Enormous Mysterious ‘Cavity’ Discovered In Space
Scientists have discovered an enormous ‘bubble’, or cavity, in space that stretches across almost 500 light-years.
The sphere-shaped void is baffling astronomers as they can’t be sure how it was formed.
Using powerful telescopes, the team at the Institute for Theory and Computation (ITC) at the Center for Astrophysics discovered the cavity, which lies between two well-known star constellations – Perseus and Taurus.
“Hundreds of stars are forming or exist already at the surface of this giant bubble,” says Shmuel Bialy, a researcher in the team, who are currently investigating various theories on how the cavity came about and what – if anything – ever existed before it.
“We have two theories,” said Bialy. “Either one supernova (an event that happens when a star reaches the end of its life cycle and collapses in on itself) went off at the core of this bubble and pushed gas outward forming what we now call the ‘Perseus-Taurus Supershell,’ or a series of supernovae occurring over millions of years created it over time.“
The team only discovered the ‘bubble’ when they were studying ground-breaking 3D maps of the shapes and sizes of nearby molecular clouds – enormous clumps of gas and space dust.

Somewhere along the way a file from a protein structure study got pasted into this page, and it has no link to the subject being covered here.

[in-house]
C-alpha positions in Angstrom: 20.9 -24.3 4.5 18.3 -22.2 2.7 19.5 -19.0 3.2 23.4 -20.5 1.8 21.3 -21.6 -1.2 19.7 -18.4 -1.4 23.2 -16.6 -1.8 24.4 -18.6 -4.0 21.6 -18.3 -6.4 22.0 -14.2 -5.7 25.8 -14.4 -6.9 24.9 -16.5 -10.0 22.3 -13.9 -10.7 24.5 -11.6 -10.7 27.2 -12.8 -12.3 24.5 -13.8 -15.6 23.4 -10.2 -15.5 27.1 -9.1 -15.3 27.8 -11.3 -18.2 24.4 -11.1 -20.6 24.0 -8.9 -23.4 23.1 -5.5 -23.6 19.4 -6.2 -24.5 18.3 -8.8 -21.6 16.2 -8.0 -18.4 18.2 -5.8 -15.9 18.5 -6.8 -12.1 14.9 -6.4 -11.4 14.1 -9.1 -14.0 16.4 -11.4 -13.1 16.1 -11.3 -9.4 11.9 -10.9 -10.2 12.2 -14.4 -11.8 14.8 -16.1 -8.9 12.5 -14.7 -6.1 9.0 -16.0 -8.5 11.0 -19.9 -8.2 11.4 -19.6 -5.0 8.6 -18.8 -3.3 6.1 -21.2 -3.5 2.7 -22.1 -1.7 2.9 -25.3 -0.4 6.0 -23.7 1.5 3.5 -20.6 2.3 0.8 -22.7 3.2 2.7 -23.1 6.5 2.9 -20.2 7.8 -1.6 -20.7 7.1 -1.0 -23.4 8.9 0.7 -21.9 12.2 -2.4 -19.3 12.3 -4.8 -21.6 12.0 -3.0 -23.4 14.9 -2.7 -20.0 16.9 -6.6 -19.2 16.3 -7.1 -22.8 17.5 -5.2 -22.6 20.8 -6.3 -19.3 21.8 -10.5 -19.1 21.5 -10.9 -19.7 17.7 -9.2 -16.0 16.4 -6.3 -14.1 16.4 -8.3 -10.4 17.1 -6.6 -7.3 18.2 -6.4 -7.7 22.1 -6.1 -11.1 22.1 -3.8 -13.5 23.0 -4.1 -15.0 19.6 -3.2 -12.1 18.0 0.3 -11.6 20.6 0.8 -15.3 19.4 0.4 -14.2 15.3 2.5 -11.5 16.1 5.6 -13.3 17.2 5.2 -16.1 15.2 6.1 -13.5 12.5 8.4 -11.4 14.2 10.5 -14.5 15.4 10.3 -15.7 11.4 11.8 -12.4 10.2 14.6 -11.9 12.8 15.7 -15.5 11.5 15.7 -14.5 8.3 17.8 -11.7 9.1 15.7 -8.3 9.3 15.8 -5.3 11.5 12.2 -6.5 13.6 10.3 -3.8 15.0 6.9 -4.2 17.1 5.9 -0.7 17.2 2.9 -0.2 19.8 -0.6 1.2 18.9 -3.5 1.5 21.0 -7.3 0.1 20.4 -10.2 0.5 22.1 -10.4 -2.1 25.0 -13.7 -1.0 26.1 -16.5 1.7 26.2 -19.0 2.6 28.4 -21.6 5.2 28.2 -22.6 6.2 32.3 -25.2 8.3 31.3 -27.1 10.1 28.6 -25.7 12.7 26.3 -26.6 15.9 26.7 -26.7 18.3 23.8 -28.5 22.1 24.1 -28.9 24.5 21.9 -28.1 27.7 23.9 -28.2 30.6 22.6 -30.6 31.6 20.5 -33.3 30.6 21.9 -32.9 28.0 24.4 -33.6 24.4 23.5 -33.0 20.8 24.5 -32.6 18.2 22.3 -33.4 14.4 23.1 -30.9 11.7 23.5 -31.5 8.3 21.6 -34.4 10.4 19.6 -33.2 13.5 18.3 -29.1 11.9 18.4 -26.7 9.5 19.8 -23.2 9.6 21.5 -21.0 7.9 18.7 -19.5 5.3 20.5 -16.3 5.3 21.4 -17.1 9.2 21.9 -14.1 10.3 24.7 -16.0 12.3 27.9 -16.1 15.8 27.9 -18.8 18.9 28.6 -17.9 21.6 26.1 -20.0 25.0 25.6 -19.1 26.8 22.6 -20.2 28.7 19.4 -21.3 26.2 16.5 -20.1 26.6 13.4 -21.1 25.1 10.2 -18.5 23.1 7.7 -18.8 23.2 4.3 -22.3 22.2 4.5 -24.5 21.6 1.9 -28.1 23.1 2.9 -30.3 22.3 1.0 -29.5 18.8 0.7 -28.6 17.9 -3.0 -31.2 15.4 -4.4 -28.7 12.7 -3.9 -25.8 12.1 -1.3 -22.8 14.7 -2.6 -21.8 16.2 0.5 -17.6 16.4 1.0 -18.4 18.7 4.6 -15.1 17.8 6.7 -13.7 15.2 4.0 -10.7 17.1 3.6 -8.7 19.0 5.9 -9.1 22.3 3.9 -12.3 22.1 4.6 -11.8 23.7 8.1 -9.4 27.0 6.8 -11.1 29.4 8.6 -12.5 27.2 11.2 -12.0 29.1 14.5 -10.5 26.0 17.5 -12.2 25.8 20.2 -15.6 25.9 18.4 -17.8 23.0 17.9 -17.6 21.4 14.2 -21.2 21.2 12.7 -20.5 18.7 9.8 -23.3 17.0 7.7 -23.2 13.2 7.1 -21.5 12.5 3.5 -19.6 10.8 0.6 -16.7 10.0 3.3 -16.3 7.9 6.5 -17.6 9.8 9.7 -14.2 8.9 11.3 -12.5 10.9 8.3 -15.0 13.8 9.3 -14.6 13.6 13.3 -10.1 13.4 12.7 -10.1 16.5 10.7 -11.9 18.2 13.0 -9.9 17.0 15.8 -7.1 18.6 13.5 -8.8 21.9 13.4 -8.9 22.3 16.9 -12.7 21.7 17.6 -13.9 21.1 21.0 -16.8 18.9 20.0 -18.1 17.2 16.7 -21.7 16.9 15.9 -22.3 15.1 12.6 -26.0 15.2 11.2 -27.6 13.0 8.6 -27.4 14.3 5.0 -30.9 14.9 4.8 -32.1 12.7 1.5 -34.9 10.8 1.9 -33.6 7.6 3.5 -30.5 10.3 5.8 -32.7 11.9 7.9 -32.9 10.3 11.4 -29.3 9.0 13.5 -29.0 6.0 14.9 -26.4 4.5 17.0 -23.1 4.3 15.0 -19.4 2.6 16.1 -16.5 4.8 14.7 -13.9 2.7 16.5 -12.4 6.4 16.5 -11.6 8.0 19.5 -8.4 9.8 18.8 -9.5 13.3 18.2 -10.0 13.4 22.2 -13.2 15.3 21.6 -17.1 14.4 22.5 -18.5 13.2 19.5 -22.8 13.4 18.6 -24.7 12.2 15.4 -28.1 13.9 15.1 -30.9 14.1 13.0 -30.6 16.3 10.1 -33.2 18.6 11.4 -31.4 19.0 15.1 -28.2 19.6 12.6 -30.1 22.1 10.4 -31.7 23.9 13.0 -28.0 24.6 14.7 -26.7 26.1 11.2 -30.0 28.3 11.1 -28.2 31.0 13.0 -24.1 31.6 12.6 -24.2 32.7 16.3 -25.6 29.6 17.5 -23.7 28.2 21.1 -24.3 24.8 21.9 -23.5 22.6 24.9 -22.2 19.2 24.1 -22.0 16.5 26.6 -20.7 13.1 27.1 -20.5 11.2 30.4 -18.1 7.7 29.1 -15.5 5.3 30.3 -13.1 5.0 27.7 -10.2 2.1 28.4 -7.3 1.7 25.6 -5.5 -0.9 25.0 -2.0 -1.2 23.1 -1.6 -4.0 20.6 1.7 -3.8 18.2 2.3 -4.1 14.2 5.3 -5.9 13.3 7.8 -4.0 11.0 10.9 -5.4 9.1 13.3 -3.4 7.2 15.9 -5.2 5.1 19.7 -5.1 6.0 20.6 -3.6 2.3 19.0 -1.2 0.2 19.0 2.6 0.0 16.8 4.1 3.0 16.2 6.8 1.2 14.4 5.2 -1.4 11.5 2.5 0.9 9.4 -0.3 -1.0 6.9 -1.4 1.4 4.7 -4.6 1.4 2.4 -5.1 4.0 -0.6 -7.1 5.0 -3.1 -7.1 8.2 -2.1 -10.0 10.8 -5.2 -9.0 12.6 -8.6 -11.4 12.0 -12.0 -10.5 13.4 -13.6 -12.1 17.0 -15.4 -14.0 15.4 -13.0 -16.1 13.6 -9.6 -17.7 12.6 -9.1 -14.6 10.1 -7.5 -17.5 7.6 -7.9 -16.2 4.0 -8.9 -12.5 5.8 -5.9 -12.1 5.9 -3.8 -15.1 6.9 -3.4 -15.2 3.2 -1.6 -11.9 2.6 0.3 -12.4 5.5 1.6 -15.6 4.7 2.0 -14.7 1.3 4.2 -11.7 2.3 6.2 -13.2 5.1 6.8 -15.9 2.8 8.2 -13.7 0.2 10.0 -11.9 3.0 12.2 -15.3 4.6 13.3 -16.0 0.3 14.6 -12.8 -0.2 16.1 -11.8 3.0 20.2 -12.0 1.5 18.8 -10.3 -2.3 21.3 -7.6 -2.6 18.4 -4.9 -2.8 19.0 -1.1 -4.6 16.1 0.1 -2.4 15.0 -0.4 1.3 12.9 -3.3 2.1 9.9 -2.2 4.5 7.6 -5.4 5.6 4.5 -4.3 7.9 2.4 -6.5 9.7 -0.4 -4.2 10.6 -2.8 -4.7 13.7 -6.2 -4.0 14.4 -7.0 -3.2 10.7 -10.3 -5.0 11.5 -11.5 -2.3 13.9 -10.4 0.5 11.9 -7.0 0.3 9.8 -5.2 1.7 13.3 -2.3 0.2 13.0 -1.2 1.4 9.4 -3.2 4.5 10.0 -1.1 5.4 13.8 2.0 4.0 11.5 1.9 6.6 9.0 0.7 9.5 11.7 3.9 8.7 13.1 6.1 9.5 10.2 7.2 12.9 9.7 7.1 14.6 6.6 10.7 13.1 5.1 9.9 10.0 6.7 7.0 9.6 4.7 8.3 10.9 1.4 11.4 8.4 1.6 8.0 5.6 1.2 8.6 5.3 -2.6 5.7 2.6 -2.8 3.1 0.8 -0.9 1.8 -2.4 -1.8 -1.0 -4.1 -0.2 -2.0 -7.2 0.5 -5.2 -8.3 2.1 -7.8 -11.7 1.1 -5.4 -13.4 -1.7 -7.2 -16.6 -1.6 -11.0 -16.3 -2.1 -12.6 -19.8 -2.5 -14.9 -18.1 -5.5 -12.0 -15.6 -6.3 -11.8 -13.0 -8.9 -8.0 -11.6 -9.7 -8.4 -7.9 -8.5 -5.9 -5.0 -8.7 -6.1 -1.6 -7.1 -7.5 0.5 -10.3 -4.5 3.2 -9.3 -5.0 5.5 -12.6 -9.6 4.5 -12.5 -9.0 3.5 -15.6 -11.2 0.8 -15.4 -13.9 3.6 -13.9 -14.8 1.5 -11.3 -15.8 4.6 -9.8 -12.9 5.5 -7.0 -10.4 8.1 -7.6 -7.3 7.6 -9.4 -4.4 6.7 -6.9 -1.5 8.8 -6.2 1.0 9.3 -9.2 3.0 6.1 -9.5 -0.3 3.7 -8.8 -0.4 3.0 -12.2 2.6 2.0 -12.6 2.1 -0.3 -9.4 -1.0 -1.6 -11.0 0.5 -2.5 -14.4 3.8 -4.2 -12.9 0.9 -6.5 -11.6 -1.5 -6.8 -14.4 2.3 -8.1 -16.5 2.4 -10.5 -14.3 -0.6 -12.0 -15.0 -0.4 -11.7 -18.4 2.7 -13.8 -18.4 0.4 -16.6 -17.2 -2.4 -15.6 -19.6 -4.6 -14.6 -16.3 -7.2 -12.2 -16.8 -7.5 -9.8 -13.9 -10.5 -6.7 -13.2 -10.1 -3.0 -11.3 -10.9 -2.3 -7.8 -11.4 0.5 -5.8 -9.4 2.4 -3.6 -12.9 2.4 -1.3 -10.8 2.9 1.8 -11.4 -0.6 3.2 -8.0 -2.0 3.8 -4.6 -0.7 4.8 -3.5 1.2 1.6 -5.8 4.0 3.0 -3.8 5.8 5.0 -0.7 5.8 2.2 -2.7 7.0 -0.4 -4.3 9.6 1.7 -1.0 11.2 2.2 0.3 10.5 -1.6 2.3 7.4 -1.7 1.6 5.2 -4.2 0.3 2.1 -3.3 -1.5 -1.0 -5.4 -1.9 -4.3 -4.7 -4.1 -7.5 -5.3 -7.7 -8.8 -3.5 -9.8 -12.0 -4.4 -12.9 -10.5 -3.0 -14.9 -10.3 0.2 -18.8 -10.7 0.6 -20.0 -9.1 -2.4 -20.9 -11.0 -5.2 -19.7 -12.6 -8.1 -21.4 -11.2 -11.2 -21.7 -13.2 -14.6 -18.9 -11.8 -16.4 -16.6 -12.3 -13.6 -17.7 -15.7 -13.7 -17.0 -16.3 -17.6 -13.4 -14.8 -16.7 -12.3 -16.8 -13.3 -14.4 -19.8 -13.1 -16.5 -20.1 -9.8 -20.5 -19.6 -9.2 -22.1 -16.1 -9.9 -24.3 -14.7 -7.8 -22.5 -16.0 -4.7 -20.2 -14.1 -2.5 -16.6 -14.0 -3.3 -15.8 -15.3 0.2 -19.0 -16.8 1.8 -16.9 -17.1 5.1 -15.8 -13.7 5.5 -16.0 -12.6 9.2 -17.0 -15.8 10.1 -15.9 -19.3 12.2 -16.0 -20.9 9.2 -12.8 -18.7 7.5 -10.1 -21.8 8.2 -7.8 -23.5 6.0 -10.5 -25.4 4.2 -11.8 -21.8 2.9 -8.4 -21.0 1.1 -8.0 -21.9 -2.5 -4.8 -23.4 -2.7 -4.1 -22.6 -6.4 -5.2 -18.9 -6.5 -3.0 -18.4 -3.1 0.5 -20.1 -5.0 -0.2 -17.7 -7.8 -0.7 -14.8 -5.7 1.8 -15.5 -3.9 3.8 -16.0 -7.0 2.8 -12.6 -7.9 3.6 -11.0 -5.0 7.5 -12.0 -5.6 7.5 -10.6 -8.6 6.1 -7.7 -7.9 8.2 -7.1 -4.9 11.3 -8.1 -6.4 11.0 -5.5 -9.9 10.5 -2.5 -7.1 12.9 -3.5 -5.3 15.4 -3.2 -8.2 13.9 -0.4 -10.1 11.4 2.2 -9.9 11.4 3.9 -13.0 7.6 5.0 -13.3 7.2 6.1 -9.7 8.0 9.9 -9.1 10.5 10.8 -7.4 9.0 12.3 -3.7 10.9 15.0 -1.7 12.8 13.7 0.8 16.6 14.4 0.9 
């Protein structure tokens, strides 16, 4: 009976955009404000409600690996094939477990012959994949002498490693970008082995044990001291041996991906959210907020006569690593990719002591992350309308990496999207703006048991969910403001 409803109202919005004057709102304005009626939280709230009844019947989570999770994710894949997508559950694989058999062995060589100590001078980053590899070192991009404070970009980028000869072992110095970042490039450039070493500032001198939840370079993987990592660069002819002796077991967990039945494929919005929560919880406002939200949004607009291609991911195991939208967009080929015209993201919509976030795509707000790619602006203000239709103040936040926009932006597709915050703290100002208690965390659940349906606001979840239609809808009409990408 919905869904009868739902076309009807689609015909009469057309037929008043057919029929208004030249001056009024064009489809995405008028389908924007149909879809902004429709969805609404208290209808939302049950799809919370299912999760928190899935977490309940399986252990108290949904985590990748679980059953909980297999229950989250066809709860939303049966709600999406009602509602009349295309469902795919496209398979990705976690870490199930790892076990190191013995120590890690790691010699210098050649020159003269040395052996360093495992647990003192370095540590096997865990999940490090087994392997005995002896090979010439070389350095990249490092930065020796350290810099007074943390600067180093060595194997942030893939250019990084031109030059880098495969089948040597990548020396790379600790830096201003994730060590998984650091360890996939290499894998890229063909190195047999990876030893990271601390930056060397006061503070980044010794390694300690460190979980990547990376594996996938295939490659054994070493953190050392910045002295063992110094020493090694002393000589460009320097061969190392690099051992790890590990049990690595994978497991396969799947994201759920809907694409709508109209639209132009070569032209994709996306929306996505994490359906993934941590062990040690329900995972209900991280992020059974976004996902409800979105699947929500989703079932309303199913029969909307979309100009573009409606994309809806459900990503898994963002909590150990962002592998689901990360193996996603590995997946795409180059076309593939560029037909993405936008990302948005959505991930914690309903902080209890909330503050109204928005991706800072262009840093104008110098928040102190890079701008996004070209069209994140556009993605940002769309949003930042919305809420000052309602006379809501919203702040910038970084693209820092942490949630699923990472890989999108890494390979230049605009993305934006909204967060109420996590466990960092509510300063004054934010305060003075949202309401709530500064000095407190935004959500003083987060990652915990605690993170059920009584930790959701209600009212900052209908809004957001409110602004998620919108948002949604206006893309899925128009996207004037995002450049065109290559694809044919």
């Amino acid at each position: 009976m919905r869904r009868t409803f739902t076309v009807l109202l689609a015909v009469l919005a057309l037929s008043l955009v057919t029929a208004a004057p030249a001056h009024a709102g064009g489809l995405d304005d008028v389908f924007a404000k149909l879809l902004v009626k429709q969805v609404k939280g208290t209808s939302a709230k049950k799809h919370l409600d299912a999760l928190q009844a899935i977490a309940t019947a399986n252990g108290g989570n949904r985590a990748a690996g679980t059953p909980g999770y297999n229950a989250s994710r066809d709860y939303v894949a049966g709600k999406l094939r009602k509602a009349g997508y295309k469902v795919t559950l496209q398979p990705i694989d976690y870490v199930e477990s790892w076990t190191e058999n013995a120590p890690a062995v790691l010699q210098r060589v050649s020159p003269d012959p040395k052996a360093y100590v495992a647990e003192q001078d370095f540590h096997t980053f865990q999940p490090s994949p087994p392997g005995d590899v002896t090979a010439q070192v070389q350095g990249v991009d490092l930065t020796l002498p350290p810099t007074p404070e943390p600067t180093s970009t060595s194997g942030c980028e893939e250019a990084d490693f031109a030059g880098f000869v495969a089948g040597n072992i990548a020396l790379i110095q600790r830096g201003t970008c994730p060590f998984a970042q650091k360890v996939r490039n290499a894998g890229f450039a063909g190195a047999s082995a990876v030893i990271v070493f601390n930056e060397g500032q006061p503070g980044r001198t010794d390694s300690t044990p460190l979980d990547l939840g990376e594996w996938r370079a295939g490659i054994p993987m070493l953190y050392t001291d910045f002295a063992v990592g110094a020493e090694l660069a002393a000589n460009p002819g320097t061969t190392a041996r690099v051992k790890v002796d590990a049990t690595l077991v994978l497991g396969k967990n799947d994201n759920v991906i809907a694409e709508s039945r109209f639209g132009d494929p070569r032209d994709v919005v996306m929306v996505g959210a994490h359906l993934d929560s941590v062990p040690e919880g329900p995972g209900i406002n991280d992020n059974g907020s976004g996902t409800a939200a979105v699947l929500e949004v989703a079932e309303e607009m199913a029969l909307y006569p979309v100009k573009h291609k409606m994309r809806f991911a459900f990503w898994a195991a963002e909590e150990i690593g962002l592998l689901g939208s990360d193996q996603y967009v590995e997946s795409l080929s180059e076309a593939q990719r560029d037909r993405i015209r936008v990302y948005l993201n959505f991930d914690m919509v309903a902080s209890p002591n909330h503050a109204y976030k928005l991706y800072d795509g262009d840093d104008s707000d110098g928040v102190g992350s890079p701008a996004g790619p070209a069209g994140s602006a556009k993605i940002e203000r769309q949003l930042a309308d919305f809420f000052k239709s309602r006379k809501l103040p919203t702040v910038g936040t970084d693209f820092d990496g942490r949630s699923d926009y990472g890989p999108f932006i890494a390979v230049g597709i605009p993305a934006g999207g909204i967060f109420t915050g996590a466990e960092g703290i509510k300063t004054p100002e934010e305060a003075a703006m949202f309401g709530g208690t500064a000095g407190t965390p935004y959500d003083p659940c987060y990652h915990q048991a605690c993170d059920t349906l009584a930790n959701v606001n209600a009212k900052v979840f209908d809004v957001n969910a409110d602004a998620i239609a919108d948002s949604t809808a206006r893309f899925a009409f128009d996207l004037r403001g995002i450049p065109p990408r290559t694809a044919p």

In the past scientists have relied on computer-generated simulations of how molecular clouds are formed, but with the creation of these real-life 3D maps using amazingly powerful telescopes, astronomers are now able to use pictures of the clouds, which has then helped them discover this bubble.
“We’ve been able to see these clouds for decades, but we never knew their true shape, depth or thickness. We also were unsure how far away the clouds were,” said Catherine Zucker, the researcher who led the study creating these maps.
“Now we know where they lie with only one percent uncertainty, allowing us to [discover] this void between them“.